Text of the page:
Failed Bills
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Good Bills that Failed to Pass

In addition to the many bills that the TRS engaged on that were successful, the TRS also worked closely with our legislative champions and allies in the medical world on some other good pieces of legislation that ultimately did not pass this session. Despite falling short, our efforts highlight serious momentum into the interim and demonstrate the ever-growing role that the TRS plays in advocacy efforts with our colleagues and legislators.


·         HB 2760/ SB 2210 – Directory Accuracy

TRS Position: TRS was FOR (in support of) this bill

Status: Did not pass

The bill would have amended the Insurance Code relating to health benefit plan provider network listings and directories, at least once every five business days. The bill required the Texas Department of Insurance (TDI) to investigate the health benefit plan issuer's compliance with regards to provider directories. Though this bill was negotiated with the health benefit plan providers, it was ultimately unable to advance. Both versions of the bill stalled in or right after they left the House Insurance Committee.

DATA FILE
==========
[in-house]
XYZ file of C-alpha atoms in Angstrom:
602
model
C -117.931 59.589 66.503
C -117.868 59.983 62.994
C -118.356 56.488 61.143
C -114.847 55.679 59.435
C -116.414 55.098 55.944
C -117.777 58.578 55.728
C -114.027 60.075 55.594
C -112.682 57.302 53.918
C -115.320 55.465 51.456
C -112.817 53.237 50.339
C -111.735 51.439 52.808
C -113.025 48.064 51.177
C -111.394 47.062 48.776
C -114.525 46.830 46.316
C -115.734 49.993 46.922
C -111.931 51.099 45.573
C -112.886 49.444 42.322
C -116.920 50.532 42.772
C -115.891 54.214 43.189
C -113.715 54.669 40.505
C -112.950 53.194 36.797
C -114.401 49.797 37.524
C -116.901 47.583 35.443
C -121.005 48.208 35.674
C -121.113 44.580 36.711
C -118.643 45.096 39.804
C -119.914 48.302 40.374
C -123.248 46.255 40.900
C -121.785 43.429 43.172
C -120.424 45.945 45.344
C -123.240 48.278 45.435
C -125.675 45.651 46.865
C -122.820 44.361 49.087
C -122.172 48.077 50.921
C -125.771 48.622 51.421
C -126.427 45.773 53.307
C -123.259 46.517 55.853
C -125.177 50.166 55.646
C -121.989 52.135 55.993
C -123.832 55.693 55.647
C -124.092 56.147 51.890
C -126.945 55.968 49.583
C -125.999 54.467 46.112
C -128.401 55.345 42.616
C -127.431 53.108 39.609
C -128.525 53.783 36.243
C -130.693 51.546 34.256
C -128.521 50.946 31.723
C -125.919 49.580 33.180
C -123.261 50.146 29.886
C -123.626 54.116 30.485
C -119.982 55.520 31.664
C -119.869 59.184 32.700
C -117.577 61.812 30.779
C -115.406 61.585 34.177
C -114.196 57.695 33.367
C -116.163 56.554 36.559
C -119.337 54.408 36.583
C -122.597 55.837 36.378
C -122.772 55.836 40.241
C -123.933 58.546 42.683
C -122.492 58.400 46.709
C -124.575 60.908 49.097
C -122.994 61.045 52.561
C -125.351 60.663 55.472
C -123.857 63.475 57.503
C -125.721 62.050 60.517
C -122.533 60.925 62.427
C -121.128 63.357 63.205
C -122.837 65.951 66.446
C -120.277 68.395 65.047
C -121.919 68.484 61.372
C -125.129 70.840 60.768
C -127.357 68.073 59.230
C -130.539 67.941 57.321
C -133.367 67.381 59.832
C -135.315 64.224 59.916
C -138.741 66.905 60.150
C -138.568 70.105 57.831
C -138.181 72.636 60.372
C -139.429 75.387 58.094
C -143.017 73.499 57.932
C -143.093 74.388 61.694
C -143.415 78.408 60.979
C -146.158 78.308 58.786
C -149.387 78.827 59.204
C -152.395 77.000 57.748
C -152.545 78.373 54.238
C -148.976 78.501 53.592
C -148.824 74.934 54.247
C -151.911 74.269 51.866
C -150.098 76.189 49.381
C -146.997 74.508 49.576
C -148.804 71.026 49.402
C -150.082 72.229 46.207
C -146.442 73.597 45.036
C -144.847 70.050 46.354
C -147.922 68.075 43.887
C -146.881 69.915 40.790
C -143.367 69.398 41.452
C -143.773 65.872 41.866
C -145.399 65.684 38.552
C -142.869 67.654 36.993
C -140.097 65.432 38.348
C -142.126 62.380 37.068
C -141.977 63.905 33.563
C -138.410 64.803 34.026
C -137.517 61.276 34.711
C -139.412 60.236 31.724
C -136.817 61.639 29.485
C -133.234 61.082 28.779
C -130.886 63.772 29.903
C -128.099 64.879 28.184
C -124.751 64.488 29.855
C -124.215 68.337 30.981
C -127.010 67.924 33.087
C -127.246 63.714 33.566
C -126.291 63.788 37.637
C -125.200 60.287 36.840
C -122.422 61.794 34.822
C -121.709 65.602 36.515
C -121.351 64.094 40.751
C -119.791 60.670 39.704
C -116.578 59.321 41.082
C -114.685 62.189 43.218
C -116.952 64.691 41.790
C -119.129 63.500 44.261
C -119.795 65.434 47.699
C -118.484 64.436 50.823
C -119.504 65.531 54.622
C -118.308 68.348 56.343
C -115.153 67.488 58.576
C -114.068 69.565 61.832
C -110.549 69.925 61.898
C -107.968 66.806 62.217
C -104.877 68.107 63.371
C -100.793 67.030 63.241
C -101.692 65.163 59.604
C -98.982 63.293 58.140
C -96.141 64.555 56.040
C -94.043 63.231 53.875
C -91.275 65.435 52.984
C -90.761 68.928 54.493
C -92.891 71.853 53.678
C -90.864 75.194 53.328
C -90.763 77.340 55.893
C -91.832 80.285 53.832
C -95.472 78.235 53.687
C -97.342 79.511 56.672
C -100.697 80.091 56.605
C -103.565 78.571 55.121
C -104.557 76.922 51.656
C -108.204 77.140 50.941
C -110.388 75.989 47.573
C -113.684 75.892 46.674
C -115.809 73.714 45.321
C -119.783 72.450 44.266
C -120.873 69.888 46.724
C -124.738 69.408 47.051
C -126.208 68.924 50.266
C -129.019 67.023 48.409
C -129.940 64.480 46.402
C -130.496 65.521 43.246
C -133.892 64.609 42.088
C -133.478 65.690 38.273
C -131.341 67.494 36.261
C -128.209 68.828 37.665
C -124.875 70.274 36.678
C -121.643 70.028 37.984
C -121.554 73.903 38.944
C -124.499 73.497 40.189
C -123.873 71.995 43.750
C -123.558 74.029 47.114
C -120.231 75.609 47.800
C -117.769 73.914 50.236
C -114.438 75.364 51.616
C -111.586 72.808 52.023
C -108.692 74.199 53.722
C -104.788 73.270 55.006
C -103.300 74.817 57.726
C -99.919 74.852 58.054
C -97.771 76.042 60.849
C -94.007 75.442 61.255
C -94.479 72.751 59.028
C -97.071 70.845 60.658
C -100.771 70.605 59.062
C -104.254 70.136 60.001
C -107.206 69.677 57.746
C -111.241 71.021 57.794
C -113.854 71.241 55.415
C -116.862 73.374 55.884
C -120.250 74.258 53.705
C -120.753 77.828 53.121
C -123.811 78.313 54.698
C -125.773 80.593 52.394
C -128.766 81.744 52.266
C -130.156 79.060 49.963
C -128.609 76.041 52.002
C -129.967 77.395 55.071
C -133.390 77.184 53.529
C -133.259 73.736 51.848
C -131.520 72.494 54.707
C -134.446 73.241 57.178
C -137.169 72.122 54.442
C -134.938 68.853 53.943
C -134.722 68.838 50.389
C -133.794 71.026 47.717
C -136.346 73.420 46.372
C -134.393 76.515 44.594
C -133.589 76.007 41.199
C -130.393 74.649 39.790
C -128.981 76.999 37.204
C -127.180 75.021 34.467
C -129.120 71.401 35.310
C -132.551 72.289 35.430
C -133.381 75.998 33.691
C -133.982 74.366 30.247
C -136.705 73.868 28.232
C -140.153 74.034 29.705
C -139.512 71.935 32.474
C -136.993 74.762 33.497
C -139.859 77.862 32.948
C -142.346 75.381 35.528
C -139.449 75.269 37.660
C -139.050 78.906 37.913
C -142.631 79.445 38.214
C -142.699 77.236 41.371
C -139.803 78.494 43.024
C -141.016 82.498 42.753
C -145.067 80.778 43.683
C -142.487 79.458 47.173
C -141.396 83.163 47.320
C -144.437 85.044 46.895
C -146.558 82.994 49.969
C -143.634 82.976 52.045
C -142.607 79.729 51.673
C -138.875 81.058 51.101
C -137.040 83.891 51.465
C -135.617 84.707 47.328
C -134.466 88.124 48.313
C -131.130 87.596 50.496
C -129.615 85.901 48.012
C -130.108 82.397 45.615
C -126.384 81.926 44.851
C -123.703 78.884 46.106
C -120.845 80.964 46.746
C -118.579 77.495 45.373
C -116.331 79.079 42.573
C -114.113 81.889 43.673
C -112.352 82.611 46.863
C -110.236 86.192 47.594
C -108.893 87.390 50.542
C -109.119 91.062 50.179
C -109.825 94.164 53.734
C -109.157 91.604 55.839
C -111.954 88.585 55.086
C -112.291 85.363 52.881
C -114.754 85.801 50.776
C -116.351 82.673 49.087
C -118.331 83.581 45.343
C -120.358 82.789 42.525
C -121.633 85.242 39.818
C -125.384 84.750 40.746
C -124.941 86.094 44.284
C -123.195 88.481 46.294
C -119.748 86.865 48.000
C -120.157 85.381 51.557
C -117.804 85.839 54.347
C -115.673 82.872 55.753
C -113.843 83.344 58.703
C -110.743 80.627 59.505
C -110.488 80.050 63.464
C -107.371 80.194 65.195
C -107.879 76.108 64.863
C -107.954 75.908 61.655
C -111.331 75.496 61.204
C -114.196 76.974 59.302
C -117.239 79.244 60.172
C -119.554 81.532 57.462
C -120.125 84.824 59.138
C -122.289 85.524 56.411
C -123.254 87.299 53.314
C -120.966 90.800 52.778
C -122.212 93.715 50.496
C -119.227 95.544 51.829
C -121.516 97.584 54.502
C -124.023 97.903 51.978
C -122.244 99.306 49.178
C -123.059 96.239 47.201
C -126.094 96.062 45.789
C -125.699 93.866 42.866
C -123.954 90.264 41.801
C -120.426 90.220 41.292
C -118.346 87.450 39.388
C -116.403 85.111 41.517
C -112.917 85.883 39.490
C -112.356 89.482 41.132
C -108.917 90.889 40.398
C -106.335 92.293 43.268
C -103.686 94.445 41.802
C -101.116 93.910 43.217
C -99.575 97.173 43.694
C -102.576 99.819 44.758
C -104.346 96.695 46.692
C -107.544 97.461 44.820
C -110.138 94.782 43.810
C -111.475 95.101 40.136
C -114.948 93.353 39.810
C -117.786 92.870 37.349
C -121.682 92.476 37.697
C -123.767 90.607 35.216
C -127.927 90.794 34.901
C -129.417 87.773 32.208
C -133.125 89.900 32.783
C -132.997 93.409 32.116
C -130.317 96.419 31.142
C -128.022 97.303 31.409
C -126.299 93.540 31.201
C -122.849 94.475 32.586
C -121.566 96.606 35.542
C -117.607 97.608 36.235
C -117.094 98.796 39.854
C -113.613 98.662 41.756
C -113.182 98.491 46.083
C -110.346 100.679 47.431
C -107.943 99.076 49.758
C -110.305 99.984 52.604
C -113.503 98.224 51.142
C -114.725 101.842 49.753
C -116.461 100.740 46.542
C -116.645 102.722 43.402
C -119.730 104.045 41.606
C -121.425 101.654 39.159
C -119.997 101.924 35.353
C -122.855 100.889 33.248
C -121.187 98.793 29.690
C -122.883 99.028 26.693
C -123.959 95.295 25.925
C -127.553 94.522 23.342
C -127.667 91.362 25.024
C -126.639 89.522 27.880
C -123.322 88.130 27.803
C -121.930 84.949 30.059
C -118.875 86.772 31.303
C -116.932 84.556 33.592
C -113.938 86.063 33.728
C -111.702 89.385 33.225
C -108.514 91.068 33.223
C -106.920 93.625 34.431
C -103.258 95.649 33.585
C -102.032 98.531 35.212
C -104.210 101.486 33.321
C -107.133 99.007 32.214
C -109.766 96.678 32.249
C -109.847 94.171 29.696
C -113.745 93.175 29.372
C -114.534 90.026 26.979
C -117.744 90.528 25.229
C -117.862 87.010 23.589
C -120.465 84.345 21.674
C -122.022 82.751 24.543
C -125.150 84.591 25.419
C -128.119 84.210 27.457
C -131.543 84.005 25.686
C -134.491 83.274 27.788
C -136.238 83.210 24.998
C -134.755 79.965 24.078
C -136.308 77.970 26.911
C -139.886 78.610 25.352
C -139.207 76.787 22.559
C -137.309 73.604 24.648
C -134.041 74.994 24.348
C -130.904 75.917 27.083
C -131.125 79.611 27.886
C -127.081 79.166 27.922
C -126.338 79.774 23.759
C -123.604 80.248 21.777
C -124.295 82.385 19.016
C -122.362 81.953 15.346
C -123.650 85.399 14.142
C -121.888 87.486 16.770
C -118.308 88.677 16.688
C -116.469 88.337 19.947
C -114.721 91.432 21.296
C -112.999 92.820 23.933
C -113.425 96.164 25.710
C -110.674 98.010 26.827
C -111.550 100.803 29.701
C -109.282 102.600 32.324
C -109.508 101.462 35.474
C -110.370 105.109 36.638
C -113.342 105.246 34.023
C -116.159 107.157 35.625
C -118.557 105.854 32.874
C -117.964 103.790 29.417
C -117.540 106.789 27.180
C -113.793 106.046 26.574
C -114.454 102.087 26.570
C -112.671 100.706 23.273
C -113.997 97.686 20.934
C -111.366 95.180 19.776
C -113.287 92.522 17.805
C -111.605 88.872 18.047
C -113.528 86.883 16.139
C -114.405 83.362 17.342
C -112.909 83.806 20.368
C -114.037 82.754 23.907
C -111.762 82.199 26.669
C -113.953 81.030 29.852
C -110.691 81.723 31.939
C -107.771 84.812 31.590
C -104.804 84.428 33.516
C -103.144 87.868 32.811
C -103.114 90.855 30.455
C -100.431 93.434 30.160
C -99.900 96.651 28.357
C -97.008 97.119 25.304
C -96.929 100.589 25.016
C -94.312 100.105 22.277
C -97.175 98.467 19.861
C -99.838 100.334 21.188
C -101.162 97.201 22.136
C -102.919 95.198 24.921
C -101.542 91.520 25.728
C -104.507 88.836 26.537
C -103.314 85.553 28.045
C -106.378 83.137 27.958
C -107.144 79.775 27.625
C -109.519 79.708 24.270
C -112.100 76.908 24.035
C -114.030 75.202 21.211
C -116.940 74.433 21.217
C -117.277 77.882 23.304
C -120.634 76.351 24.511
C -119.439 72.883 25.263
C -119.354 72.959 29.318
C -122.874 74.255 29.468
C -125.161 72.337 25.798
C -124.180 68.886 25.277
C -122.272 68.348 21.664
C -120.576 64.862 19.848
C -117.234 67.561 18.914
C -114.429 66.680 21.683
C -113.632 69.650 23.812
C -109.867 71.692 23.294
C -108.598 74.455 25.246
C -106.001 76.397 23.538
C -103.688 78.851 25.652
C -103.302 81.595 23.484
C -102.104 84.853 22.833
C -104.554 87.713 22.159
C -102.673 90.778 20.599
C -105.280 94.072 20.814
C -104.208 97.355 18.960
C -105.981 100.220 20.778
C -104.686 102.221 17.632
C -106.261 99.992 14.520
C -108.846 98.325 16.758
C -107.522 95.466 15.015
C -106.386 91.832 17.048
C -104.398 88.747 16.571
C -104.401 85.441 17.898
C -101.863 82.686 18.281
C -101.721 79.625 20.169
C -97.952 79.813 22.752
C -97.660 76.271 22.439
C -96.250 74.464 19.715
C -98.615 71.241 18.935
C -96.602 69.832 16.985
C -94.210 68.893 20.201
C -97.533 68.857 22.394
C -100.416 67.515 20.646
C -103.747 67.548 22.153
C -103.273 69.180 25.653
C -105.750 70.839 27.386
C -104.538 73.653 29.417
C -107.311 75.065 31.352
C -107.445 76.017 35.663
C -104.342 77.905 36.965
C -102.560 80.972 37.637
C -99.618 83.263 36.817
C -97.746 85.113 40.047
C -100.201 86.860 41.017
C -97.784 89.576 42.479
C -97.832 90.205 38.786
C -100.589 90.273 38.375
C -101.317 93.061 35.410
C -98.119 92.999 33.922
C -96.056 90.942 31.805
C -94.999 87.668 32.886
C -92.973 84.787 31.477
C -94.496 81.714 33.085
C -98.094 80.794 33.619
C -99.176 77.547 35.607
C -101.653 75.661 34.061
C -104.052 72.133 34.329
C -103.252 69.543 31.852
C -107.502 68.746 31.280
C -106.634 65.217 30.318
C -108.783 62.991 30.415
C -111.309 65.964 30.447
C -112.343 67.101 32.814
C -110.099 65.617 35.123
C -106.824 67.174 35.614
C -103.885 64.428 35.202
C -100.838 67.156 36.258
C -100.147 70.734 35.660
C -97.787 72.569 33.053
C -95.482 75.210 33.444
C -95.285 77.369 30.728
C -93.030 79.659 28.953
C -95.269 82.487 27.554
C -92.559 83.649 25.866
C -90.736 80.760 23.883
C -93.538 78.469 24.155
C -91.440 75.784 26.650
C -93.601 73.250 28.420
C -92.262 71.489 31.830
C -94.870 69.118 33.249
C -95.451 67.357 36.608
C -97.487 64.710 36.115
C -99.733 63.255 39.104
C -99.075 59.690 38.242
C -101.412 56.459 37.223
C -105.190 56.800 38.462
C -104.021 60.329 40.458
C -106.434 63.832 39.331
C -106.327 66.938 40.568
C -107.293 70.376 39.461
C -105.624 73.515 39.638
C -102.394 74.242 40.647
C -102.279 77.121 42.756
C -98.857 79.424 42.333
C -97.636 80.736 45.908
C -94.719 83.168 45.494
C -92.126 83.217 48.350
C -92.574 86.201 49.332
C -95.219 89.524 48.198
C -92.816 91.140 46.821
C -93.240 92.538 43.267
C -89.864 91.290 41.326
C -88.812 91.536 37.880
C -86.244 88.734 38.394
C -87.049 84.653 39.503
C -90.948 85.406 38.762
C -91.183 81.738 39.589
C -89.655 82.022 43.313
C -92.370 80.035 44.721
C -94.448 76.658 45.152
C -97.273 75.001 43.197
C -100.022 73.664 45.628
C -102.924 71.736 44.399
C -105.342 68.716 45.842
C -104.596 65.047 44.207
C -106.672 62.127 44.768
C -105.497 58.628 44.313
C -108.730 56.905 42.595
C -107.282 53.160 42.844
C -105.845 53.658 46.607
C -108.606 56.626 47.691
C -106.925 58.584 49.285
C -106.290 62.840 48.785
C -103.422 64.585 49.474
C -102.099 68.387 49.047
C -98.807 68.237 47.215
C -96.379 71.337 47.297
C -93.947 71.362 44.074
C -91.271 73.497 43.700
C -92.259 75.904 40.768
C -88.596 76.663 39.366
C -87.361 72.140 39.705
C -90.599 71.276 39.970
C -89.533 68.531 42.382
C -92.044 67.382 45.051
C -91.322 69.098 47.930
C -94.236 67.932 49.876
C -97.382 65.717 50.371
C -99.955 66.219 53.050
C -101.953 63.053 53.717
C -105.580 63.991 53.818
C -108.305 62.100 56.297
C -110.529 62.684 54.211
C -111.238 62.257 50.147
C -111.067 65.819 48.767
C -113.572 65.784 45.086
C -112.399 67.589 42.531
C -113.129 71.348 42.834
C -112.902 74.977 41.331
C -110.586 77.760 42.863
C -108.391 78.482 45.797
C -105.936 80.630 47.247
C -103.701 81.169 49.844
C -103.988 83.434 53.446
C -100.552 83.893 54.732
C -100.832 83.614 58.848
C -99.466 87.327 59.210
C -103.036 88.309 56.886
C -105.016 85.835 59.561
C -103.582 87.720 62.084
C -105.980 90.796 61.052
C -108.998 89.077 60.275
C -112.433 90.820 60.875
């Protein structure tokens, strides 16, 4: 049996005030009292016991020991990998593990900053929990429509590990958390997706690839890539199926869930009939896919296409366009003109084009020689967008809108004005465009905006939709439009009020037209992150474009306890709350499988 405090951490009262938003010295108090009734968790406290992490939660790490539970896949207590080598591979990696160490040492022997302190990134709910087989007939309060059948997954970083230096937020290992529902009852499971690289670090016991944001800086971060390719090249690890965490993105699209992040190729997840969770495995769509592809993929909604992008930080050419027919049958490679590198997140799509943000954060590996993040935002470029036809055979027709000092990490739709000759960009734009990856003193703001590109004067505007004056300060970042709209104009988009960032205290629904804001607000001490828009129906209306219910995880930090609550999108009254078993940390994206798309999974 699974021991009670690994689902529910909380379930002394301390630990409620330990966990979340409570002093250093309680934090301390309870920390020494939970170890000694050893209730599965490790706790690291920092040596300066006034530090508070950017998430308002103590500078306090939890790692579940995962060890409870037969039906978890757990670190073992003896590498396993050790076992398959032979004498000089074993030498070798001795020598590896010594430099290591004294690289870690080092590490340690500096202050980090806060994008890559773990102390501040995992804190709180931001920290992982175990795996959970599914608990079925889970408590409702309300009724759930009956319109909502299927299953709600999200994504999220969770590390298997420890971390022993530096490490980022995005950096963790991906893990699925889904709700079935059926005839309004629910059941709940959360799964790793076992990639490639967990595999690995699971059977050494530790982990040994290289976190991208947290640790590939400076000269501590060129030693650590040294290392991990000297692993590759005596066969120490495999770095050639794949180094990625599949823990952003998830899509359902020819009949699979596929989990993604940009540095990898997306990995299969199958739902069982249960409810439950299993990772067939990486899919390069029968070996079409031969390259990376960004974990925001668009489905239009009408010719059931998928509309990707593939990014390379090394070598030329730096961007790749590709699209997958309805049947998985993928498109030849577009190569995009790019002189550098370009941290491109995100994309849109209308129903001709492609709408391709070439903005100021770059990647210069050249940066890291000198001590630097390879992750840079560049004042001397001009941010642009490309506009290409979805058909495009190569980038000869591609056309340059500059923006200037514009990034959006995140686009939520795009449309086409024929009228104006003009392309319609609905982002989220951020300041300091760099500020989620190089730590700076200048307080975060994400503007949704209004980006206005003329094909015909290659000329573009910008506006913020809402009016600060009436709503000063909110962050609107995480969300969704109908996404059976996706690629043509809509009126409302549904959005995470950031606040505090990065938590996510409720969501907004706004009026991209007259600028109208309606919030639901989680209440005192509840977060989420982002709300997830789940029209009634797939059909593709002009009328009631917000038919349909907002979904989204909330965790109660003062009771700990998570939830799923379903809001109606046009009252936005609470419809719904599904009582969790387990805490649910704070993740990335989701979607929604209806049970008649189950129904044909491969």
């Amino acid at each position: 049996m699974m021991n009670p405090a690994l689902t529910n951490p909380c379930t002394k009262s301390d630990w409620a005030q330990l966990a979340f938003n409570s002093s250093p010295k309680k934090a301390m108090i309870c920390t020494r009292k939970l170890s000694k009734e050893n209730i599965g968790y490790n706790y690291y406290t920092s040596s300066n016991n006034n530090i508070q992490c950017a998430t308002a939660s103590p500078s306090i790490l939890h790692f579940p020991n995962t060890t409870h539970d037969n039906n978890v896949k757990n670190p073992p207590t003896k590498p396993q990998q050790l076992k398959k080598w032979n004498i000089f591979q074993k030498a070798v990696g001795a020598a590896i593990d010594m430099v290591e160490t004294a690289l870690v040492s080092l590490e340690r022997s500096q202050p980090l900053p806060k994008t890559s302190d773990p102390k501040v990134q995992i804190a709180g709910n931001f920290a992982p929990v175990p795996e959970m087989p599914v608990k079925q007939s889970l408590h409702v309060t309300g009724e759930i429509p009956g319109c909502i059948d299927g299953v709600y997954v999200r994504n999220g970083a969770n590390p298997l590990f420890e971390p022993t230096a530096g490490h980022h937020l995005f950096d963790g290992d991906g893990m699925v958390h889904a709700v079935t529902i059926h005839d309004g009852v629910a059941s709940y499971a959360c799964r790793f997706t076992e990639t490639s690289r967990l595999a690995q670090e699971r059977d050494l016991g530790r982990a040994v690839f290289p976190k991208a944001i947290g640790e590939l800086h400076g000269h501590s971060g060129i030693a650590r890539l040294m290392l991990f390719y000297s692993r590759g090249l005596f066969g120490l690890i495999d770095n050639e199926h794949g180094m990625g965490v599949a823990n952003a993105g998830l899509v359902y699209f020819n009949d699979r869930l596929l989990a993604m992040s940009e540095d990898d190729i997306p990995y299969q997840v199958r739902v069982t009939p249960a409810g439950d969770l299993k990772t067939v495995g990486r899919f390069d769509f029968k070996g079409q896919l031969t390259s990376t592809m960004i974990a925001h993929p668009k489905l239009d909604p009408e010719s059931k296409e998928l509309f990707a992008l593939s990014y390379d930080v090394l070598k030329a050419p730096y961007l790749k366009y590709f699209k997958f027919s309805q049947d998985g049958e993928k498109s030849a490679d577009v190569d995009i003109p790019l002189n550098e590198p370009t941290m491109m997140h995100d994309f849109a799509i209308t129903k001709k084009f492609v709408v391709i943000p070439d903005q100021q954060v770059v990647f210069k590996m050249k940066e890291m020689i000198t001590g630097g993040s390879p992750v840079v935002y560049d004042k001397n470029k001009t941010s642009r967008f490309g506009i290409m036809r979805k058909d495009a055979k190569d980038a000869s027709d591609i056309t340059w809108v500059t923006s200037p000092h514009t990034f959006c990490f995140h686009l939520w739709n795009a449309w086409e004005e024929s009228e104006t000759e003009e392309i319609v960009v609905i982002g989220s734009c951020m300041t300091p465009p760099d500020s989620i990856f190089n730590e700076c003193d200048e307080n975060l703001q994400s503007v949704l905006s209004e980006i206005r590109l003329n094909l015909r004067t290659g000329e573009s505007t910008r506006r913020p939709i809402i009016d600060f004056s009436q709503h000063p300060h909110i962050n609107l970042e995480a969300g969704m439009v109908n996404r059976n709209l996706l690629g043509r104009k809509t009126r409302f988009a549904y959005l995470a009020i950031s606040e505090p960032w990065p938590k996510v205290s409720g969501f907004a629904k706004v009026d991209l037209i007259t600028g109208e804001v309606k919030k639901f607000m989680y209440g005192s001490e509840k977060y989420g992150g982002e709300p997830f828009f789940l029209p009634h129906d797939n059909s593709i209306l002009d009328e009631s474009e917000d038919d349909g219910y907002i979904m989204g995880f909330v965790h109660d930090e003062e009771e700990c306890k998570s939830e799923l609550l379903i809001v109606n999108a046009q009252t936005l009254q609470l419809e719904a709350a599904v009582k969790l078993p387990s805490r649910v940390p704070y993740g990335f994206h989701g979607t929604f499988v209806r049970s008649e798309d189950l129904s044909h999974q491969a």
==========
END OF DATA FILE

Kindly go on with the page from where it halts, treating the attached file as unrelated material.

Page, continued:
·         HB 3990 – Beacon Labs

TRS Position: TRS was FOR (in support of) this bill

Status: Did not pass

This bill would have protected physicians from the negative consequences of interference by health plans in patients and physician relationships for the sake of curbing costs. Specifically, it was crafted in response to UHC’s rollout of their Beacon Labs Program, which would require ordering physicians to use this program in order to order lab work, directing physicians to low cost labs and threatening denial of payment if the system is not utilized appropriately. It also would have established precedent against the implementation of similar benefit management programs applying to other specialties. Though it did not pass, many legislators remain concerned by potential implementation and will monitor and study this in the interim.


·         HB 1908 – Raising Tobacco Age to 21

TRS Position: TRS was FOR (in support of) this bill

Status: Did not pass

HB 1908 would have taken another step towards improving public health by limiting access of young people to tobacco products. The legislation aimed to raise the legal age (from 18 to 21) for the sale, distribution, possession, purchase, consumption, or receipt of cigarettes, e-cigarettes, or tobacco products.  Mandates perceived to place limits on the self determination of individuals are difficult to pass in the current political environment. The strong list of House authors, including Dr. Zerwas and Dr. Sheffield, indicates that this issue will continue to gain traction in years to come.

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Texas Radiological Society

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